Friday, November 29, 2019

Major updates to phylosig function, including a new plotting method

The function phylosig of phytools must be one of the most frequently used functions in the package, with more than 400 different articles specifically referencing 'phytools' & 'phylosig' (according to Google Scholar, as of 29 Nov. 2019).

As such, and even though it dates to the early days of phytools, I have tried to leave the function relatively untouched. Whilst working on an R project today (to be announced later) I finally caved & pushed a whole bunch of updates to the function - including totally new print and plot methods and a number of other changes. In so doing, however, I made a significant effort to ensure that the function would still remain compatible with any scripts that had been written around its prior output format.

The following is a demo of some of the new functionality of phylosig. It uses an old dataset for body mass & home range size in mammals from Garland et al. (1992). I have posted both files online here: mammalHR.phy & mammalHR.csv.

Start by loading phytools & reading our tree from file:

library(phytools)
packageVersion("phytools")
## [1] '0.7.7'
mammal.tree<-read.tree("mammalHR.phy")
plotTree(mammal.tree,fsize=0.8,ftype="i",
    lwd=1)

plot of chunk unnamed-chunk-1

Now we can proceed to read in our data too:

mammal.data<-read.csv("mammalHR.csv",
    row.names=1)
mammal.data
##                    bodyMass homeRange
## U_maritimus          265.00   115.600
## U_arctos             251.30    82.800
## U_americanus          93.40    56.800
## N_narica               4.40     1.050
## P_locor                7.00     1.140
## M_mephitis             2.50     2.500
## M_meles               11.60     0.870
## C_lupus               35.30   202.800
## C_latrans             13.30    45.000
## L_pictus              20.00   160.000
## C_aureus               8.80     9.100
## U_cinereoargenteus     3.70     1.100
## V_fulva                4.80     3.870
## H_hyaena              26.80   152.800
## C_crocuta             52.00    25.000
## A_jubatus             58.80    62.100
## P_pardus              52.40    23.200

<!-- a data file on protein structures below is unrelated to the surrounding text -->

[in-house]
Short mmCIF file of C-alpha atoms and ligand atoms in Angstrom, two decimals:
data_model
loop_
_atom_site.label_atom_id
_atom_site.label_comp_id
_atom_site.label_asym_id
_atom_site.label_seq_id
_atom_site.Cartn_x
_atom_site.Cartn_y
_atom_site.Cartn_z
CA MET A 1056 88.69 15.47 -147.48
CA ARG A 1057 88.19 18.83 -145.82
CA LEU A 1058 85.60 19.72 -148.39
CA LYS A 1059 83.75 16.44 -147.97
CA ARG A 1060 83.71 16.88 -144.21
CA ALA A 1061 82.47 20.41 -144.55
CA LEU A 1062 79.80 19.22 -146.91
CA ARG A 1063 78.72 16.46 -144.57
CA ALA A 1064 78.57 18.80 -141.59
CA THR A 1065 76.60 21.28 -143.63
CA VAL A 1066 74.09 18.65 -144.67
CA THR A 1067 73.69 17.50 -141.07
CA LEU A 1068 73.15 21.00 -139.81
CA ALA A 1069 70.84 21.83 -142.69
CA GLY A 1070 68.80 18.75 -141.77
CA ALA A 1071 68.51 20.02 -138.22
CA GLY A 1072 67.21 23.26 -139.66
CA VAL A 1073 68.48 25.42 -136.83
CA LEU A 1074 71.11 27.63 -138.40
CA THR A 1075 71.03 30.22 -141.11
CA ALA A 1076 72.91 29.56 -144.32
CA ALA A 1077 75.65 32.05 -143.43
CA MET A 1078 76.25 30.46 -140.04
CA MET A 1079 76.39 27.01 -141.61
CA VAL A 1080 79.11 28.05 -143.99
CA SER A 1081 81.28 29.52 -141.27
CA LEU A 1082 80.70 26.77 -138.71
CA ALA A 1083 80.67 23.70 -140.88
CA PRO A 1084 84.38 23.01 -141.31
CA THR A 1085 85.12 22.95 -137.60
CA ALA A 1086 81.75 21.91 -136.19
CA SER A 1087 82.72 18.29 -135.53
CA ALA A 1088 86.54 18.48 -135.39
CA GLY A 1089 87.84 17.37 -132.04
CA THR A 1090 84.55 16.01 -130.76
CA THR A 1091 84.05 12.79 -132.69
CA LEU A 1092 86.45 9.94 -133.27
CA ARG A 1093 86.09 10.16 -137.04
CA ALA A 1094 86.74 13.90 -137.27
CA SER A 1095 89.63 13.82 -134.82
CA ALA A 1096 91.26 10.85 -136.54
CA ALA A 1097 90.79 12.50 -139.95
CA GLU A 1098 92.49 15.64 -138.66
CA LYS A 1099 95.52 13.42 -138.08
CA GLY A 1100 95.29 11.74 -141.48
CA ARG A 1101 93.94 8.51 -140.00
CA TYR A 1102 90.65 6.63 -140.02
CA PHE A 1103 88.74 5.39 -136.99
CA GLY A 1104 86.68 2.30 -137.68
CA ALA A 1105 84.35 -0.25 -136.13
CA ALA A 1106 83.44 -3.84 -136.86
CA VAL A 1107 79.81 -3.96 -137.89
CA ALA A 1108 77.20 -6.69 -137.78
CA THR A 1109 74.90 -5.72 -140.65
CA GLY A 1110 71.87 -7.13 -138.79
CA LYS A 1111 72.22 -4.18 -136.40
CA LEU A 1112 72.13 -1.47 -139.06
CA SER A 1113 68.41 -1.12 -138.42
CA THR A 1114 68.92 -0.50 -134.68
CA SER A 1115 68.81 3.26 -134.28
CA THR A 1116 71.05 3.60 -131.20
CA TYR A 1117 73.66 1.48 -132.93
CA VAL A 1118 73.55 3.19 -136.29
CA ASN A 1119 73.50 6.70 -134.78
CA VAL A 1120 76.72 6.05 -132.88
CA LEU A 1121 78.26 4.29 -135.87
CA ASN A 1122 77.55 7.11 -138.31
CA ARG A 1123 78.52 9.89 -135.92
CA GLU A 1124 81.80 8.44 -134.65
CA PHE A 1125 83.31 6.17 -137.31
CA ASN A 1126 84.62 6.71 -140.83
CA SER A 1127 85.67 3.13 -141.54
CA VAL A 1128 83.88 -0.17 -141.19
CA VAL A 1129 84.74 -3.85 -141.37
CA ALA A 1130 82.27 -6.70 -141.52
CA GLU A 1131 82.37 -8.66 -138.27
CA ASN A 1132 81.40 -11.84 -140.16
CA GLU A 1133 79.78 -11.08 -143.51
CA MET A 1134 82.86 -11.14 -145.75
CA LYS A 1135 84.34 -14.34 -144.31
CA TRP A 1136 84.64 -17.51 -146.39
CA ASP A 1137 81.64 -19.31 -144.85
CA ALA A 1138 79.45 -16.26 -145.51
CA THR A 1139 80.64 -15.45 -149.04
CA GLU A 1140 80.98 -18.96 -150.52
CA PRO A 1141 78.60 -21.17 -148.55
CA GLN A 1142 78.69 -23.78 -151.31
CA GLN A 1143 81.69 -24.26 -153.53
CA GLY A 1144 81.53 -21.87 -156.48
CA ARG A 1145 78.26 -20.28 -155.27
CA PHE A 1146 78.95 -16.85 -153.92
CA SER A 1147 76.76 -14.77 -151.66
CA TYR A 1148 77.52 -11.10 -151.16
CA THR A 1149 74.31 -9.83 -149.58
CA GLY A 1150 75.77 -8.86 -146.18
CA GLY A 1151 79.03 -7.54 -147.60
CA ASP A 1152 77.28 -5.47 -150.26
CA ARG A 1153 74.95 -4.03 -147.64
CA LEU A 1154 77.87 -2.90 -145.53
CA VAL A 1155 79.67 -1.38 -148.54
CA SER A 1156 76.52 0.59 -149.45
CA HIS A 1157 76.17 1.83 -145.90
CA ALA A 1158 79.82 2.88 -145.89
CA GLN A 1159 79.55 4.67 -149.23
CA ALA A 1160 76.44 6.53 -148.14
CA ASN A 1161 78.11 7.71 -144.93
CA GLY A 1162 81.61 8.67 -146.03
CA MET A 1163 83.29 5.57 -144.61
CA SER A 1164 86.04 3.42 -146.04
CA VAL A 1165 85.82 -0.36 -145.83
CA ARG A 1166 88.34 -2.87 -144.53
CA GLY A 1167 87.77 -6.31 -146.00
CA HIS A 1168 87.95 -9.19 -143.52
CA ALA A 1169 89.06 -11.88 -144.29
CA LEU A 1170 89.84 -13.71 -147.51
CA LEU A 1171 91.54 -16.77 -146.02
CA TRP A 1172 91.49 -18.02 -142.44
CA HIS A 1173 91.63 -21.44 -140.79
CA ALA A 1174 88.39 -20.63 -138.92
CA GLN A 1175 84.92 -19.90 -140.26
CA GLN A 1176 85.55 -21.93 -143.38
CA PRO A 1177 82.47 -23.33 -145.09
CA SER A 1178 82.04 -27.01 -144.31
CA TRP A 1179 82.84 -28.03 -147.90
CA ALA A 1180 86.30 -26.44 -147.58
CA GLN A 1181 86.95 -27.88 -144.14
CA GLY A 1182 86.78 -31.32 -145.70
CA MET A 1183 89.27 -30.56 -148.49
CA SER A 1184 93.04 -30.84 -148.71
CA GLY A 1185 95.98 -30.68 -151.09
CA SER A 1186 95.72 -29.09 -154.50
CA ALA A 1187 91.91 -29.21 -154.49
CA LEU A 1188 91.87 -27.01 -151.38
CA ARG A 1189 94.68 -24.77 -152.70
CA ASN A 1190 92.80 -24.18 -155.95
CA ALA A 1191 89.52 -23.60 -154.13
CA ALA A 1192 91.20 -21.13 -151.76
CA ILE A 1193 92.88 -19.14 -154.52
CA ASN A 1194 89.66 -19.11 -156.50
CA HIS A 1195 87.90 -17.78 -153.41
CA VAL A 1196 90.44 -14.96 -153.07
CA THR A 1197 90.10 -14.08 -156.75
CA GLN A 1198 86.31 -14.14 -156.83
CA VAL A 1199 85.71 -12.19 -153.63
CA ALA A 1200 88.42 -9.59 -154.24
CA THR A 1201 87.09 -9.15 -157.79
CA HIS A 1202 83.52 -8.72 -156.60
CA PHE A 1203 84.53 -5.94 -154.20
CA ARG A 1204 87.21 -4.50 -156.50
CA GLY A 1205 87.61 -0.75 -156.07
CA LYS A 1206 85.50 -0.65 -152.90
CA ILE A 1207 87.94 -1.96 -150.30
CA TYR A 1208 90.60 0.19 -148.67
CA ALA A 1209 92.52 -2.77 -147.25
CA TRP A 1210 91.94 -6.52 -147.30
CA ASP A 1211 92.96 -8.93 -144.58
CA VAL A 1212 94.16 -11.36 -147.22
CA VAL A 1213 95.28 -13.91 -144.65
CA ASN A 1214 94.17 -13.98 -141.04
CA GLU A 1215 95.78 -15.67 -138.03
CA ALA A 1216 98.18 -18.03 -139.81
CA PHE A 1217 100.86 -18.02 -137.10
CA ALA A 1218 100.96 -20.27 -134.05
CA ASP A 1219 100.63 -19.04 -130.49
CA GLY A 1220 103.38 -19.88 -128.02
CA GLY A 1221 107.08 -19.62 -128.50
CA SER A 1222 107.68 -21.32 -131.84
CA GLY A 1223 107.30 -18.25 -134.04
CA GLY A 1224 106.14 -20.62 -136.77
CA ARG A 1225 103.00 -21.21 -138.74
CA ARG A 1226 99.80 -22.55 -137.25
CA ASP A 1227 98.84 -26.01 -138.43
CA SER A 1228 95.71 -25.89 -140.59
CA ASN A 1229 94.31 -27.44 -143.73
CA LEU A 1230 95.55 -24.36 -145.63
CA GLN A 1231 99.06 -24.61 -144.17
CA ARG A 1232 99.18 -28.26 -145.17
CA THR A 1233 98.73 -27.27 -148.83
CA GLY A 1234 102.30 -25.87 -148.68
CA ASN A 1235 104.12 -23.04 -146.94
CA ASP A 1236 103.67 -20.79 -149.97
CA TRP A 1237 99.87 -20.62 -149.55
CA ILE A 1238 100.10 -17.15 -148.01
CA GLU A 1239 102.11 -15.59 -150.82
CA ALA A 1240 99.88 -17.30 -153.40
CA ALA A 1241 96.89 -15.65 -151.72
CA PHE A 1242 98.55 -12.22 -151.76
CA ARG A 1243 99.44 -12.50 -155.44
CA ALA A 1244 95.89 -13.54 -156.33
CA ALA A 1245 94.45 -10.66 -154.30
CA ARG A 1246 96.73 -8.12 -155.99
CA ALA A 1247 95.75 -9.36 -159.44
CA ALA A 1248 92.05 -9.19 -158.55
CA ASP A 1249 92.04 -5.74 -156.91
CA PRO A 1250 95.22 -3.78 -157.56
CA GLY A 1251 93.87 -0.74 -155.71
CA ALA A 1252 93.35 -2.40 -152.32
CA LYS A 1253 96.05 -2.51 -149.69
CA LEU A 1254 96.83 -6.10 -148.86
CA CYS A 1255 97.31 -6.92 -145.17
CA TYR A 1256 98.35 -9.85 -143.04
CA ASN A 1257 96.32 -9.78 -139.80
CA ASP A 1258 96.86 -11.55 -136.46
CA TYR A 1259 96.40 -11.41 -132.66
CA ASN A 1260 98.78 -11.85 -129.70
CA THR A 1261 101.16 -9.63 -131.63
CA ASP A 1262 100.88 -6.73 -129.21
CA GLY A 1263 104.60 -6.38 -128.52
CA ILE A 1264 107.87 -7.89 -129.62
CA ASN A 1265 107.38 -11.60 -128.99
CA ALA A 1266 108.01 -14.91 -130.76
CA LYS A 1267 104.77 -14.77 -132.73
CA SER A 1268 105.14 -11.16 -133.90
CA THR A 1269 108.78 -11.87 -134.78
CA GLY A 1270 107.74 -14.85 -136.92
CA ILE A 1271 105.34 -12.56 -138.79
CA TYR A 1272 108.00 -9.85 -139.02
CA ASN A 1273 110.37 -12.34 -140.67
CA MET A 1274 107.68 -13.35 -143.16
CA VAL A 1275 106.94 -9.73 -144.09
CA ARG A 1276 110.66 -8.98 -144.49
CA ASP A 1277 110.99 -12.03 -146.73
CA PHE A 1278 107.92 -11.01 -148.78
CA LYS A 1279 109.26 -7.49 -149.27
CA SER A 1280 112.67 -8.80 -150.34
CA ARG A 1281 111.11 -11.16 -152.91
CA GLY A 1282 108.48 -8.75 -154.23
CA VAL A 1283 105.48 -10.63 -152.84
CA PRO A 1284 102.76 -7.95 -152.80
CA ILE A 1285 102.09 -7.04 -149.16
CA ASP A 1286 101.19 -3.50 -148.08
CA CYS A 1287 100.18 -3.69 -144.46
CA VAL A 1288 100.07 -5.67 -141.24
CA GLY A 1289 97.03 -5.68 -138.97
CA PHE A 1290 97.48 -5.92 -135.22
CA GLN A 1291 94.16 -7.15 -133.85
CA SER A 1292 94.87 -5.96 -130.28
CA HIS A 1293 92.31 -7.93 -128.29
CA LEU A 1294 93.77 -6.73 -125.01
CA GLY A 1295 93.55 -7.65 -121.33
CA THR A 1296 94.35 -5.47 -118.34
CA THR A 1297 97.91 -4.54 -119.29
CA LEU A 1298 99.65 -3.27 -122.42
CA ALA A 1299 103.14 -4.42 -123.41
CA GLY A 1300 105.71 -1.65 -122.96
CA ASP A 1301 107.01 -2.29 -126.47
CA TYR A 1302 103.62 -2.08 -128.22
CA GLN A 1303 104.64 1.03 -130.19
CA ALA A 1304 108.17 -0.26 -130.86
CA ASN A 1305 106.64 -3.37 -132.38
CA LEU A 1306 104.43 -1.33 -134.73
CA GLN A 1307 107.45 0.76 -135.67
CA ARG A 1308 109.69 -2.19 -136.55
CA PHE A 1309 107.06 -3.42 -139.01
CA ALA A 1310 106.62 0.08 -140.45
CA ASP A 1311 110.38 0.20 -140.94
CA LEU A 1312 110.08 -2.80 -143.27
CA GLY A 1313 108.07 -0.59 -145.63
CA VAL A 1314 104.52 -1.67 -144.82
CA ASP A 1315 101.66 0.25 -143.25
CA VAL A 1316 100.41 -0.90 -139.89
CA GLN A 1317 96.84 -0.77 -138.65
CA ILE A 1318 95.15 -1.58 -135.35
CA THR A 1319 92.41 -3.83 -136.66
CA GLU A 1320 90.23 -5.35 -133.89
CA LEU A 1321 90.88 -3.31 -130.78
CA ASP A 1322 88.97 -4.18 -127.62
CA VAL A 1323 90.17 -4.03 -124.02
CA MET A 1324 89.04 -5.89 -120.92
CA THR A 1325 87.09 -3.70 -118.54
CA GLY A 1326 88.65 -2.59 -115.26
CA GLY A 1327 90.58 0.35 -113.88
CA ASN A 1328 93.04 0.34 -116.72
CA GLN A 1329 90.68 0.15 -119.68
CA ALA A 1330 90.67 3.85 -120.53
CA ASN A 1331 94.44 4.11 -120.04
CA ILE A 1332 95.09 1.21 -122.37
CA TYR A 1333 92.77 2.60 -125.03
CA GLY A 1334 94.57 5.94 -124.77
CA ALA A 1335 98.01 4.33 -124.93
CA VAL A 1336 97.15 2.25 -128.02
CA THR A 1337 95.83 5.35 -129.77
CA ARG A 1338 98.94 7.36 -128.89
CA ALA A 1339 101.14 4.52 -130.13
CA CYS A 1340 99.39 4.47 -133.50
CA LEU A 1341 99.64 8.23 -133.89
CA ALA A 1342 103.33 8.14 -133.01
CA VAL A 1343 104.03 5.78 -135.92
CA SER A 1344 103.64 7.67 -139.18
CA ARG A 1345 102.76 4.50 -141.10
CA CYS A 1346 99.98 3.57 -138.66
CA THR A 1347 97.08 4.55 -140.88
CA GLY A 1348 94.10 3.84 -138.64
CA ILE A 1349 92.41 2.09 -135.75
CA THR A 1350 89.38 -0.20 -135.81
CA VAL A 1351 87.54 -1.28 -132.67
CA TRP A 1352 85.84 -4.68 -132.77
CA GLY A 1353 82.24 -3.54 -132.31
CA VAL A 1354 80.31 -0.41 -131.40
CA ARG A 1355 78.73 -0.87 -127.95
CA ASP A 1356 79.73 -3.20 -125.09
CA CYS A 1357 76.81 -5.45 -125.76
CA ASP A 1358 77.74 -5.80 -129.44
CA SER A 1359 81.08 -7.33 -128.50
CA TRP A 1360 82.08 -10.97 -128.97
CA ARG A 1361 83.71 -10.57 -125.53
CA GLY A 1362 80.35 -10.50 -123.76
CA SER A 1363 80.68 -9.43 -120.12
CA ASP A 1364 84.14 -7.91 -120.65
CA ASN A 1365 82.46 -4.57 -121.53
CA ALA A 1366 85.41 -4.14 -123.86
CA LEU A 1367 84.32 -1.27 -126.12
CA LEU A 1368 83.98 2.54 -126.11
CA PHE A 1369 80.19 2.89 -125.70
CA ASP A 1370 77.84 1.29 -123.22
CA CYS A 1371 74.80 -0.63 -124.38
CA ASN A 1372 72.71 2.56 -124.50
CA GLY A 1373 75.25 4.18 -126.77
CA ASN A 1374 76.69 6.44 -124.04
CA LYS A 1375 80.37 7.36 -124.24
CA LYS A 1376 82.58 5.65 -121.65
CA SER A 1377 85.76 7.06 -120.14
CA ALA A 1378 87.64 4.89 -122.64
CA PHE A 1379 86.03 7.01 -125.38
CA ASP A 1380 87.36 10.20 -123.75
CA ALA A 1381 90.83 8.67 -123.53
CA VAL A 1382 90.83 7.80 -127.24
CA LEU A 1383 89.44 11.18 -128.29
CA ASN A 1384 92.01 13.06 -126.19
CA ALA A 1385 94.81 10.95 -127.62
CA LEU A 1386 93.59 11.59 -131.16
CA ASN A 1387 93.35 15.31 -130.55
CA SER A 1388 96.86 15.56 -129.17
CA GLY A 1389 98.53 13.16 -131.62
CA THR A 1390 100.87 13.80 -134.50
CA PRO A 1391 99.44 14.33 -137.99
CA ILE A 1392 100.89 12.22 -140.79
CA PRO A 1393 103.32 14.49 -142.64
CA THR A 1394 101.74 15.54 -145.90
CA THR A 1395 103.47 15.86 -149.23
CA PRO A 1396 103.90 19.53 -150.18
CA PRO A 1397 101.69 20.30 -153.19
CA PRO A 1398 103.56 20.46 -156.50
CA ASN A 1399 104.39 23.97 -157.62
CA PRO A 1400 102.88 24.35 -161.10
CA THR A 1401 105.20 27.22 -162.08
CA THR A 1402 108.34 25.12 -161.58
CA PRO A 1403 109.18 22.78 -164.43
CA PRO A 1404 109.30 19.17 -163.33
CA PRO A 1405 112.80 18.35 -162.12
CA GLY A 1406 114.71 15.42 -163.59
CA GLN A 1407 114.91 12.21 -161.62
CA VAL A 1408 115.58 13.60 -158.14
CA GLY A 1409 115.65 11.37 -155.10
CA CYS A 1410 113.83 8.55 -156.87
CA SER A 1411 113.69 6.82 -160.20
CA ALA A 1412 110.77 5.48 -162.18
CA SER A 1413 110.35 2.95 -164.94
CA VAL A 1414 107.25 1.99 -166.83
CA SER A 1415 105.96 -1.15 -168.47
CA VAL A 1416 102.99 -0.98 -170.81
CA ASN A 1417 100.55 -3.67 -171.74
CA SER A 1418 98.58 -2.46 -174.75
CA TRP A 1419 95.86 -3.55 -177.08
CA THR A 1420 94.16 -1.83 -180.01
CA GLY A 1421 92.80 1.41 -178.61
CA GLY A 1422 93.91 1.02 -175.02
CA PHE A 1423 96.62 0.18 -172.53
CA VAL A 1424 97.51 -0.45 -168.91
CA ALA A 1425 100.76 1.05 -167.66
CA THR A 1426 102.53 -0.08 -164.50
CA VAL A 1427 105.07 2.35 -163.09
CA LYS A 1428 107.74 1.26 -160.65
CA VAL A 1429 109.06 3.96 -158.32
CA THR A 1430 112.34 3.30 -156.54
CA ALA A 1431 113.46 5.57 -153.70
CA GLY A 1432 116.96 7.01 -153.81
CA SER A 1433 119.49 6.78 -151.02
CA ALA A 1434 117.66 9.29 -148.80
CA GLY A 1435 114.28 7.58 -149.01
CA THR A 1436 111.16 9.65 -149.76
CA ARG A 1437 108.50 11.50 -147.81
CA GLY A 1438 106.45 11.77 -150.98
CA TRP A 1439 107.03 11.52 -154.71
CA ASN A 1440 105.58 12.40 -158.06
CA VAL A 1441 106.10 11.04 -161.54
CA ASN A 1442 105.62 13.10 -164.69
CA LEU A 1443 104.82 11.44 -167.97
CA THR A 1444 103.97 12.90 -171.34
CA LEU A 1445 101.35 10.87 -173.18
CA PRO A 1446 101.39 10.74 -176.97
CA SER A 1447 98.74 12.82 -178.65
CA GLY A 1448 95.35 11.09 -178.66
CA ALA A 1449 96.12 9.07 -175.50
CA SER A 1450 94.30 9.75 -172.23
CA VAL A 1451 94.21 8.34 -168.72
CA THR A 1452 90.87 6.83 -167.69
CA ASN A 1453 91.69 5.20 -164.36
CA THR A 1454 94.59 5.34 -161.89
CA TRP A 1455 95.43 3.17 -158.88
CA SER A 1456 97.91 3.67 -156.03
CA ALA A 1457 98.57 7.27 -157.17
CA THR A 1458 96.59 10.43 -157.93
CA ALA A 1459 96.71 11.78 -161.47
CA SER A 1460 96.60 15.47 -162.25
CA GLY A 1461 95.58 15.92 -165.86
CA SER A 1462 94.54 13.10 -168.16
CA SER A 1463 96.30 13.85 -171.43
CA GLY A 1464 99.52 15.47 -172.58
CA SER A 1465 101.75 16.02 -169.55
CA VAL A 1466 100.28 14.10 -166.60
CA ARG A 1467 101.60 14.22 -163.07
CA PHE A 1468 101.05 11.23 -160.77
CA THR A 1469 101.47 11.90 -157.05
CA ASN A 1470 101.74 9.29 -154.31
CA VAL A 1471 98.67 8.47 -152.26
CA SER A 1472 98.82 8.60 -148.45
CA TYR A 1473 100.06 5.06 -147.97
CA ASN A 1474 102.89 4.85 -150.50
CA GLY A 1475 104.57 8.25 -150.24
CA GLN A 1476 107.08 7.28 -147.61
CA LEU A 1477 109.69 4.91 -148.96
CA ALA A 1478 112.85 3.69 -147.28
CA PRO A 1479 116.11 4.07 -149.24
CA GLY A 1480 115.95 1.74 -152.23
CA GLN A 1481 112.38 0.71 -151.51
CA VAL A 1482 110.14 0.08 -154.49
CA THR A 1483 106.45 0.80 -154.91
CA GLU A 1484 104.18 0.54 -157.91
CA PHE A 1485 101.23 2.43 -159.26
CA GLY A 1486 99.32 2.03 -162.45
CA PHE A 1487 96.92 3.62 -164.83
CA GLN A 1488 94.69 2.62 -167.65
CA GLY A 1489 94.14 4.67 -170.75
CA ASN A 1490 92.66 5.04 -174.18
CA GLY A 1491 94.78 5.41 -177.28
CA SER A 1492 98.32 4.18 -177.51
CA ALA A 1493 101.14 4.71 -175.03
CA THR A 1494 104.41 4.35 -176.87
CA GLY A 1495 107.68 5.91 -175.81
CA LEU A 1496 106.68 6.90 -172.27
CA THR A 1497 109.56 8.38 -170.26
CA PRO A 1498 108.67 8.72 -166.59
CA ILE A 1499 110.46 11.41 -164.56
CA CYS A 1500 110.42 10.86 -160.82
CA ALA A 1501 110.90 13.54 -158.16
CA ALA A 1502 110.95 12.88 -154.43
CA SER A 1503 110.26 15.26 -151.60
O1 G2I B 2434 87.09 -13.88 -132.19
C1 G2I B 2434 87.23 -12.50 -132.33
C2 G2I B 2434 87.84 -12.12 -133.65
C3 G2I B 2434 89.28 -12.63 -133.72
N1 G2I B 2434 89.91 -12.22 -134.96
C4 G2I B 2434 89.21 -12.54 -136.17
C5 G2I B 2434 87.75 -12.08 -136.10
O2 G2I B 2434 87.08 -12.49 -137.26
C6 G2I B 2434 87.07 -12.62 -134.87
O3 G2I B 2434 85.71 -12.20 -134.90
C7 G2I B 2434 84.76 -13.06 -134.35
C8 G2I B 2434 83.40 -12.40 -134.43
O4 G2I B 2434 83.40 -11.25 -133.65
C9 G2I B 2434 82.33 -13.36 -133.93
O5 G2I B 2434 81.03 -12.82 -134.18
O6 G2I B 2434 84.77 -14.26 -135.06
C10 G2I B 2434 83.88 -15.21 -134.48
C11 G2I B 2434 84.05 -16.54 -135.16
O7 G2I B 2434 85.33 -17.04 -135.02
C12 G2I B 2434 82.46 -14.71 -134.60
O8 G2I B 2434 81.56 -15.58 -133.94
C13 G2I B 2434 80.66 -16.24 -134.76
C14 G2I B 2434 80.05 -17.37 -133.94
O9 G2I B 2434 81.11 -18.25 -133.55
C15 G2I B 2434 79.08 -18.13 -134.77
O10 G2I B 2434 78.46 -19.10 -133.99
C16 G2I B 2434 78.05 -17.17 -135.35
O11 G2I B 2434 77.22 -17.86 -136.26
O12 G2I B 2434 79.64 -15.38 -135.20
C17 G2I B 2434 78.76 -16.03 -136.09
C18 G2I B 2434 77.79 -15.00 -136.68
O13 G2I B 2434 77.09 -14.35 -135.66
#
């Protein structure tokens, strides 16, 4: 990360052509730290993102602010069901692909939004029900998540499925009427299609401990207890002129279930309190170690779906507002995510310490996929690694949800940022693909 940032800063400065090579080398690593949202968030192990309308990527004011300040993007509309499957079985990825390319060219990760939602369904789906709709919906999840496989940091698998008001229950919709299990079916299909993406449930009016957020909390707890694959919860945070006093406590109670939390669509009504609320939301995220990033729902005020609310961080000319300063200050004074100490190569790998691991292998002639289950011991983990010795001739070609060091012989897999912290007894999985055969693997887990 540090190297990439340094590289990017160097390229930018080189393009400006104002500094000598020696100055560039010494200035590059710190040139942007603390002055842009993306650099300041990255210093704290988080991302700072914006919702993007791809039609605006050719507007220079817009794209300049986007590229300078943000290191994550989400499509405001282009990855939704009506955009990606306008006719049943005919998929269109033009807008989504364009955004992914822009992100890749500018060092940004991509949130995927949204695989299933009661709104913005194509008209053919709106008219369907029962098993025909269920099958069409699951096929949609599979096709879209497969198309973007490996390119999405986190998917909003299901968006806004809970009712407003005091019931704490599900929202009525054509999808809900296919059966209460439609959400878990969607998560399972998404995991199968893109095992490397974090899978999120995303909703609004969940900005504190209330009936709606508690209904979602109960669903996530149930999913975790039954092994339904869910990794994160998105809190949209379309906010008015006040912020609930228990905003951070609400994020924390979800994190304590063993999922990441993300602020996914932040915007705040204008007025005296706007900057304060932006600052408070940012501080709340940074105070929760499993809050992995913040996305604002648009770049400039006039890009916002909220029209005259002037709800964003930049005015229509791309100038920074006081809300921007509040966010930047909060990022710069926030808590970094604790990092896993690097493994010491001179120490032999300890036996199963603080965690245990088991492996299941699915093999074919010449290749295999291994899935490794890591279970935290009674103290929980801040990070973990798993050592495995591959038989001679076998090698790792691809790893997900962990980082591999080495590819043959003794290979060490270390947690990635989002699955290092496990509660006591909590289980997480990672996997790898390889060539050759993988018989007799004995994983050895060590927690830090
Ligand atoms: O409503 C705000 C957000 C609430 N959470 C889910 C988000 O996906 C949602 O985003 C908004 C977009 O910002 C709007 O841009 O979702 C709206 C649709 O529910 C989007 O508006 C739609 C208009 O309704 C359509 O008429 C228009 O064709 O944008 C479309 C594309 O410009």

## P_tigris             161.00    69.600
## P_leo                155.80   236.000
## T_bairdii            250.00     2.000
## C_simum             2000.00     6.650
## D_bicornis          1200.00    15.600
## E_hemionus           200.00    35.000
## E_caballus           350.00    22.500
## E_burchelli          235.00   165.000
## L_guanicoe            95.00     0.500
## C_dromedarius        550.00   100.000
## G_camelopardalis    1075.00    84.600
## S_caffer            6210.00   138.000
## B_bison              865.00   133.000
## T_oryx               511.00    87.500
## G_granti              62.50    20.000
## G_thomsonii           20.50     5.300
## A_cervicapra          37.50     6.500
## M_kirki                5.00     0.043
## O_americanus         113.50    22.750
## O_canadensis          85.00    14.330
## H_equinus            226.50    80.000
## A_melampus            53.25     3.800
## C_taurinus           216.00    75.000
## D_lunatus            130.00     2.200
## A_buselaphus         136.00     5.000
## A_americana           50.00    10.000
## C_canadensis         300.00    12.930
## D_dama                55.00     1.300
## A_alces              384.00    16.100
## R_tarandus           100.00    30.000
## O_virginianus         57.00     1.960
## O_hemionus            74.00     2.850
bodyMass<-setNames(log(mammal.data$bodyMass),
    rownames(mammal.data))

Now, let's compute phylogenetic signal using Blomberg et al.'s K statistic. This is the default method in phylosig:

phylosig(mammal.tree,bodyMass)
## 
## Phylogenetic signal K : 0.562551

So far the only change is that it uses a cleaner print method, rather than just spitting back a numeric value. Where it gets a bit more fun is when we use the statistical tests that are implemented in the function. For method="K" this is just a randomization test, as follows:

bmassK<-phylosig(mammal.tree,
    bodyMass,test=TRUE,nsim=10000)
bmassK
## 
## Phylogenetic signal K : 0.562551 
## P-value (based on 10000 randomizations) : 1e-04
plot(bmassK)

plot of chunk unnamed-chunk-4

That's kind of neat, right?

Now let's switch to the other phylogenetic signal metric that's implemented in phylosig: Pagel's \(\lambda\).

phylosig(mammal.tree,bodyMass,
    method="lambda")
## 
## Phylogenetic signal lambda : 0.99661 
## logL(lambda) : -78.0411

Or, with the plot method:

bmassLambda<-phylosig(mammal.tree,
    bodyMass,method="lambda",
    test=TRUE)
bmassLambda
## 
## Phylogenetic signal lambda : 0.99661 
## logL(lambda) : -78.0411 
## LR(lambda=0) : 35.414 
## P-value (based on LR test) : 2.66558e-09
plot(bmassLambda)

plot of chunk unnamed-chunk-6

Finally, let's switch to analyzing home range size to see if that shows a similar or different pattern:

homeRange<-setNames(log(mammal.data$homeRange),
    rownames(mammal.data))
hrangeLambda<-phylosig(mammal.tree,
    homeRange,method="lambda",
    test=TRUE)
plot(hrangeLambda)

plot of chunk unnamed-chunk-7

Wild.

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